Eating disorders are often tied to a need for control, but recovery also requires rules: "Routine is particularly important in recovery as it helps people to feel structured and in control," says Jones. Set meal times often help us to stick to healthy habits, but self-isolation threatens those routines. Clara, 27, was diagnosed with EDNOS in her early 20s. She's found herself triggered by not being able to stick to her schedule. "One big way I coped with the anxiety was to exercise, and now that I can't go to the gym, it's been difficult," she says. Bamford affirms that it's important to find a new routine, maintaining structured meal and snack times: "as much as possible try to keep your old routine going," even if it looks different to normal: "Talk to friends electronically as much if not more than you would usually do; if you used to do an art, yoga or music class once a week, look to do this online. Structure is crucial."
While loneliness and the disruption of everyday routines are triggers for many sufferers, everyone is different. Jessica, 26, has battled with restrictive eating patterns since she was a teenager. She says that self-isolating, and the consequent slowing down, has been good for her: "It has allowed me to see things from a different perspective. Health is so so important right now. Eating right, well, and often is so important." Charlotte*, 22, who has bulimia, has had a similar experience. She thought that buying meals for up to two weeks would force her to spiral, but because she's been self-isolating with a friend, she hasn't been able to. "I would hate for her to notice that I'm binging and worry about me," she says, adding that the reassurance we're all in this together has forced her to be kinder to herself.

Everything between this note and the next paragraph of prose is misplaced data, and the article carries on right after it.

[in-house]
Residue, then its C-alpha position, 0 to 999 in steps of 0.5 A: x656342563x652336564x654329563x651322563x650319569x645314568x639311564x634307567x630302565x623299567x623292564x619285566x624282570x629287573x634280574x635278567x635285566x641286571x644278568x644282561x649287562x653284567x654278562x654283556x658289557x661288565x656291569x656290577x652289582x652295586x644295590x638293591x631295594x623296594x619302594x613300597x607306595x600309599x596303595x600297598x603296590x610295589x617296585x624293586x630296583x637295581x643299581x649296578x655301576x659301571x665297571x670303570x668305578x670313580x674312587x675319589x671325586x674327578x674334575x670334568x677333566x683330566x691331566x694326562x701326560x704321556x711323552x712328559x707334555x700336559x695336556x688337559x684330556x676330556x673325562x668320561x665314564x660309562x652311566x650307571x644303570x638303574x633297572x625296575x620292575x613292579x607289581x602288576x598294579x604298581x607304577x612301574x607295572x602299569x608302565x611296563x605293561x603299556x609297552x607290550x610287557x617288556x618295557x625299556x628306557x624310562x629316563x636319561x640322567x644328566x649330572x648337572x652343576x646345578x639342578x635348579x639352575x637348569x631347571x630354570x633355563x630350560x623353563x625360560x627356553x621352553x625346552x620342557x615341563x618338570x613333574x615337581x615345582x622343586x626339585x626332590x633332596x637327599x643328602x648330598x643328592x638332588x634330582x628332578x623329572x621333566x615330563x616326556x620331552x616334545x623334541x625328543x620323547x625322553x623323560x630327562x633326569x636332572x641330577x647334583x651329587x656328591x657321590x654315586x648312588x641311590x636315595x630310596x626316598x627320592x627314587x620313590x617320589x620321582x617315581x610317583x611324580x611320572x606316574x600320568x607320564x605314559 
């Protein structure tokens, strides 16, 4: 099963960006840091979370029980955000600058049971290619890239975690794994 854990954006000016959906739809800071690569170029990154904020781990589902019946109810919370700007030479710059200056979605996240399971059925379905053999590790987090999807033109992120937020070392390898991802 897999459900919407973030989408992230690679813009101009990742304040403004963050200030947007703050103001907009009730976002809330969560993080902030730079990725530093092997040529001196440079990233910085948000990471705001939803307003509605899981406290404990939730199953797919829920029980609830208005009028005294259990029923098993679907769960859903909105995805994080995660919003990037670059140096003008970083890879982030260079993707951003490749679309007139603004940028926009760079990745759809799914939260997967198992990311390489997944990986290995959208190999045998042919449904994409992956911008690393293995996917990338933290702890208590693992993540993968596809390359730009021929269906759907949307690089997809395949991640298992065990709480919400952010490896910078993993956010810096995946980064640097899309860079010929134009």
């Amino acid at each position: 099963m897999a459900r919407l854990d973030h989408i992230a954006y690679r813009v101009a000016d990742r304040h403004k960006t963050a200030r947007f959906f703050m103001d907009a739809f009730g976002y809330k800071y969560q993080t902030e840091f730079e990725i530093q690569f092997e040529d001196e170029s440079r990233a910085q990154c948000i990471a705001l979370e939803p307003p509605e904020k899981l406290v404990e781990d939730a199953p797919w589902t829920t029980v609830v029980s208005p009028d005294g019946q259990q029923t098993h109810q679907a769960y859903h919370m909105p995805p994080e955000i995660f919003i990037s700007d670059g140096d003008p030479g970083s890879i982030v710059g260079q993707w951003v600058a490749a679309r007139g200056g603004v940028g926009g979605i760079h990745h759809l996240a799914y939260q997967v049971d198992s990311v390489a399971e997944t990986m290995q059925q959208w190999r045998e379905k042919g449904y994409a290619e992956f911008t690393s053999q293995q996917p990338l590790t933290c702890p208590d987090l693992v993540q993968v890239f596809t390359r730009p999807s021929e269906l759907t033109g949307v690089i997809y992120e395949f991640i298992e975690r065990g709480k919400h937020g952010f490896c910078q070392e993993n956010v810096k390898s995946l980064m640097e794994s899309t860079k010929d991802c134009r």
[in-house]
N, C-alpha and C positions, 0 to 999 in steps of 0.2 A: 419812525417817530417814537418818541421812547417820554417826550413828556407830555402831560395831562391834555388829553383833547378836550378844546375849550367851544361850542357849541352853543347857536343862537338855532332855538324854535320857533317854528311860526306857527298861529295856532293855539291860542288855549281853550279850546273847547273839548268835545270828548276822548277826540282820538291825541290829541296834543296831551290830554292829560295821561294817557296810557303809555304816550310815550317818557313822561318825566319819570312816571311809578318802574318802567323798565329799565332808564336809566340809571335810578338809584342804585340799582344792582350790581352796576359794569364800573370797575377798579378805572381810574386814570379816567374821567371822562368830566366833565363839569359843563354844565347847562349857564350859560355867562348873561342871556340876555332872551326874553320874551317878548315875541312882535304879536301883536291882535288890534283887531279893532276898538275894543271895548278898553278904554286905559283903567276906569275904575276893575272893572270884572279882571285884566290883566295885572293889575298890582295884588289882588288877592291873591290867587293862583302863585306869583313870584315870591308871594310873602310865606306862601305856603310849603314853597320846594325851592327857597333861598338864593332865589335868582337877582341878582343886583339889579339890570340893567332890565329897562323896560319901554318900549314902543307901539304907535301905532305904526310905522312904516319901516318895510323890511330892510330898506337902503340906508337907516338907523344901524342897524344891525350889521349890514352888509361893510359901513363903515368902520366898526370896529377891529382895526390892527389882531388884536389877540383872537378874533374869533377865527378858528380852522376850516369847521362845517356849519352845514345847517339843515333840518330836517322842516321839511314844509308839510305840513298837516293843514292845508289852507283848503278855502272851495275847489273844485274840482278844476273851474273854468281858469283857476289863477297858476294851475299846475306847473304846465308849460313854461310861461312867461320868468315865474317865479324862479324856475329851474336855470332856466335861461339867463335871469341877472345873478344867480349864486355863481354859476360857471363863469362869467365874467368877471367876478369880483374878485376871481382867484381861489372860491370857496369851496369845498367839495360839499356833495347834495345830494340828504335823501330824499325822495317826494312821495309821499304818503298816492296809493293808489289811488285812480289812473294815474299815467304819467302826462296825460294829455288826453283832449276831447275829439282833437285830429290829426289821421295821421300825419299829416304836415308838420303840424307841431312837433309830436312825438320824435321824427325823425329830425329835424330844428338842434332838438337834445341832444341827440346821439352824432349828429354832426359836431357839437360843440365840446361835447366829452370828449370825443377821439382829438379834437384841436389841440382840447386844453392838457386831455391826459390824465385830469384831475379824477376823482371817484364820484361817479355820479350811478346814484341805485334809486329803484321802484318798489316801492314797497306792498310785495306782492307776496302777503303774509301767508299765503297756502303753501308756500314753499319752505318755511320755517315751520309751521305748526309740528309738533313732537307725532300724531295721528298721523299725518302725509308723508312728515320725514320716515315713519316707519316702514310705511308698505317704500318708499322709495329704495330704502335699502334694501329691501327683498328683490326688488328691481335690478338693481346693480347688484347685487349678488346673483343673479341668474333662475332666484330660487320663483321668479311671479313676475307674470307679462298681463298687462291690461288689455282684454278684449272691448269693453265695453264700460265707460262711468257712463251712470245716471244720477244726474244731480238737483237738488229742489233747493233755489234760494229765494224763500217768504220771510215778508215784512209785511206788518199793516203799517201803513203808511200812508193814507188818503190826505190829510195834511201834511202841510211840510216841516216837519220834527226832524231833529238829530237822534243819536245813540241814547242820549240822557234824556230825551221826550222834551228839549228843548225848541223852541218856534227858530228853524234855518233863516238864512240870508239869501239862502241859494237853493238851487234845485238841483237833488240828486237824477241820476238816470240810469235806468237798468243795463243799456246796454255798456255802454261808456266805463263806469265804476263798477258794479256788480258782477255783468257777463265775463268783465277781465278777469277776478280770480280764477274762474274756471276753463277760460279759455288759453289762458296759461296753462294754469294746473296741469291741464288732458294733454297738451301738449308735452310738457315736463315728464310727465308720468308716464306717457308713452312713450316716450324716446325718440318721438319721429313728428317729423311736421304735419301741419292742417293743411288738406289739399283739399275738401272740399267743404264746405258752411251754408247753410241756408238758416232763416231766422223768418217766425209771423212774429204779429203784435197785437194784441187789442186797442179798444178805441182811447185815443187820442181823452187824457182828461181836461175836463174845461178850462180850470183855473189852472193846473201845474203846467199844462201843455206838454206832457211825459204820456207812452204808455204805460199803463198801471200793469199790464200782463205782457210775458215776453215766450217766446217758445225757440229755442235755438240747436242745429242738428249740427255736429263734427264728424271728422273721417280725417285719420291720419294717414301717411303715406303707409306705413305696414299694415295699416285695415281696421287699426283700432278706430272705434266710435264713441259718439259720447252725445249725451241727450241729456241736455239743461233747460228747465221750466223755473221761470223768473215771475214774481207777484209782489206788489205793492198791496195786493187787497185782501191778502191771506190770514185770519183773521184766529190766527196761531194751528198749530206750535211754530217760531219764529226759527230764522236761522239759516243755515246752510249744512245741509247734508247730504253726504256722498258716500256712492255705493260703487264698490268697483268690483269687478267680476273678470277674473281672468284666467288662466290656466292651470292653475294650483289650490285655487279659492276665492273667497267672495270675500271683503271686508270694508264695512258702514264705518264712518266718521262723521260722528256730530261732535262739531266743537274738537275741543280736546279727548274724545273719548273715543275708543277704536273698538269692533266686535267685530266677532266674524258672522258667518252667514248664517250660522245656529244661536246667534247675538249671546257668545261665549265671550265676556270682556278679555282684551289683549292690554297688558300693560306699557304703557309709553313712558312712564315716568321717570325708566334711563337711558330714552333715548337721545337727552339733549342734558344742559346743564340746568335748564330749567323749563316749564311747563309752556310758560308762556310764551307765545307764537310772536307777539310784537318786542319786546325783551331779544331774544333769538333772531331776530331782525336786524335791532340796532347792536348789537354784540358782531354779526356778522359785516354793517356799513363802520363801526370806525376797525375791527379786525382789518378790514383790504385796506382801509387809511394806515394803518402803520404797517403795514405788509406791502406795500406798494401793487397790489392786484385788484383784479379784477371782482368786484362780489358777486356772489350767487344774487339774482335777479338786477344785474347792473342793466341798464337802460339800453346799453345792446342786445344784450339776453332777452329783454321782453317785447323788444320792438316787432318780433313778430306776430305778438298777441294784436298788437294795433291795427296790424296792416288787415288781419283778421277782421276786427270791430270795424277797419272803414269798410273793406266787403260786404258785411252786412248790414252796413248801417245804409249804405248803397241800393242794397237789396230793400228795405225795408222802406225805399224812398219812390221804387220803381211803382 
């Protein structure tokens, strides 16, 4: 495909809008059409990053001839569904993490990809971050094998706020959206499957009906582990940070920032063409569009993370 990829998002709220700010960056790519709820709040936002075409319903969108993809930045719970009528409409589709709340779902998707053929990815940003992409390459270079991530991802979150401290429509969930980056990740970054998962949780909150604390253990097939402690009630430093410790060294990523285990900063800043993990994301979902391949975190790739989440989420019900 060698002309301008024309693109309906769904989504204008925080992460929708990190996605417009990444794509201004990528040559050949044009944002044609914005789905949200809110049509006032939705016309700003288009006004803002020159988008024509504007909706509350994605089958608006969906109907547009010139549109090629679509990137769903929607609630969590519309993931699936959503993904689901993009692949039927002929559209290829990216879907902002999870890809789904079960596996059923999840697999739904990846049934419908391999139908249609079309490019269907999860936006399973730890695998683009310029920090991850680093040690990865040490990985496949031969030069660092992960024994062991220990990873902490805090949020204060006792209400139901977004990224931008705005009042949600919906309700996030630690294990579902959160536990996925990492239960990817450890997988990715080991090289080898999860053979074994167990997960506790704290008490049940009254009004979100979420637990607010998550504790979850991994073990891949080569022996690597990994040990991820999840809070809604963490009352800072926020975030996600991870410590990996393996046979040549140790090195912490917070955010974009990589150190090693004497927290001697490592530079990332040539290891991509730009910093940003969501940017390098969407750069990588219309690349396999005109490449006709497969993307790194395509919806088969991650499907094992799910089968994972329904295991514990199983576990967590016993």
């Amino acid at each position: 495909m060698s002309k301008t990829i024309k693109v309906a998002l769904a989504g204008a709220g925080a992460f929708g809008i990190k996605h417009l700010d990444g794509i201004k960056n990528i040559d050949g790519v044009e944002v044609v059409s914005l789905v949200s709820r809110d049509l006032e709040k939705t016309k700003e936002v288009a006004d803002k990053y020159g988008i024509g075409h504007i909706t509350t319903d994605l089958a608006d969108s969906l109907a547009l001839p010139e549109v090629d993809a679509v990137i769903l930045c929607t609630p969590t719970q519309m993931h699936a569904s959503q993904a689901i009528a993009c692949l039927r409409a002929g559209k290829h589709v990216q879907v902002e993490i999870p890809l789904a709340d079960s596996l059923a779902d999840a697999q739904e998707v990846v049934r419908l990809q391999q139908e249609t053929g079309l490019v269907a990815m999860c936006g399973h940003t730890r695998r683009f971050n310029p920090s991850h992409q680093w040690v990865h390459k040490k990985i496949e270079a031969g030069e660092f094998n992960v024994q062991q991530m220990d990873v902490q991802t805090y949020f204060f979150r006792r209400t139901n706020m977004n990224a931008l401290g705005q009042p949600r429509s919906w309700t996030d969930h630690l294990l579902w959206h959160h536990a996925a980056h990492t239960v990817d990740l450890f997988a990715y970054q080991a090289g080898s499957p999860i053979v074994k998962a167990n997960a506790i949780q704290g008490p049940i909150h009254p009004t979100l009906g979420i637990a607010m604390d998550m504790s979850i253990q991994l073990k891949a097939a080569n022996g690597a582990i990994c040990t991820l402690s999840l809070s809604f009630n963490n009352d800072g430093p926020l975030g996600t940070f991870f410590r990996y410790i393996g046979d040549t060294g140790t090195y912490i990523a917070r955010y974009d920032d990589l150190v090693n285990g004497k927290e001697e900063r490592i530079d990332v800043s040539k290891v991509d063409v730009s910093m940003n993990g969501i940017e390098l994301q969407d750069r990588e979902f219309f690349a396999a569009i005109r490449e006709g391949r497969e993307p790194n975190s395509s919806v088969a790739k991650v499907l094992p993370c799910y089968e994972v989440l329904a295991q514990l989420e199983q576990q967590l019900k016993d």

Many people have been struggling with the inability to see their regular therapist face-to-face, but there are options, such as teletherapy over Skype or Zoom, which Hansen says that there is strong scientificevidence in favor of. She does think that cutting millions of people off from their social support systems could have a huge mental health impact, especially as relationships with the people we are quarantined with become strained. There are ways to reconnect, however: "As a lot of social contact occurs in an incidental way, it will be important for some to make active efforts to communicate with people". Jones adds that if someone is still struggling to access online therapy, she recommends "reaching out to those in your life who reinforce positive, recovery-focused behaviors and asking them to hold you accountable."
The most important thing to bear in mind, whether it's you or a person close to you struggling, is maintaining closeness alongside distance. Bamford says that connecting with friends and family online is imperative to combat loneliness and maintain normalcy, and that "bottling up negative feelings will only serve to strengthen your disorder." Many will worry that burdening their families in these times will worsen their anxieties, which is why it's important to reach out to fellow sufferers. If you need support outside of your usual networks, the National Eating Disorder Association and UK charity Beat have specifically tailored COVID-19 advice. Jones also recommends following recovery-oriented social media accounts.
Most importantly, trying to maintain some structure in your recovery while forgiving yourself is of utmost importance: "if it is particularly hard right now, it is not their fault and they are not a failure," she says. We deserve to feel safe, and an event like this on such a mass scale is always going to make recovery difficult. Being kind to yourself is an important start.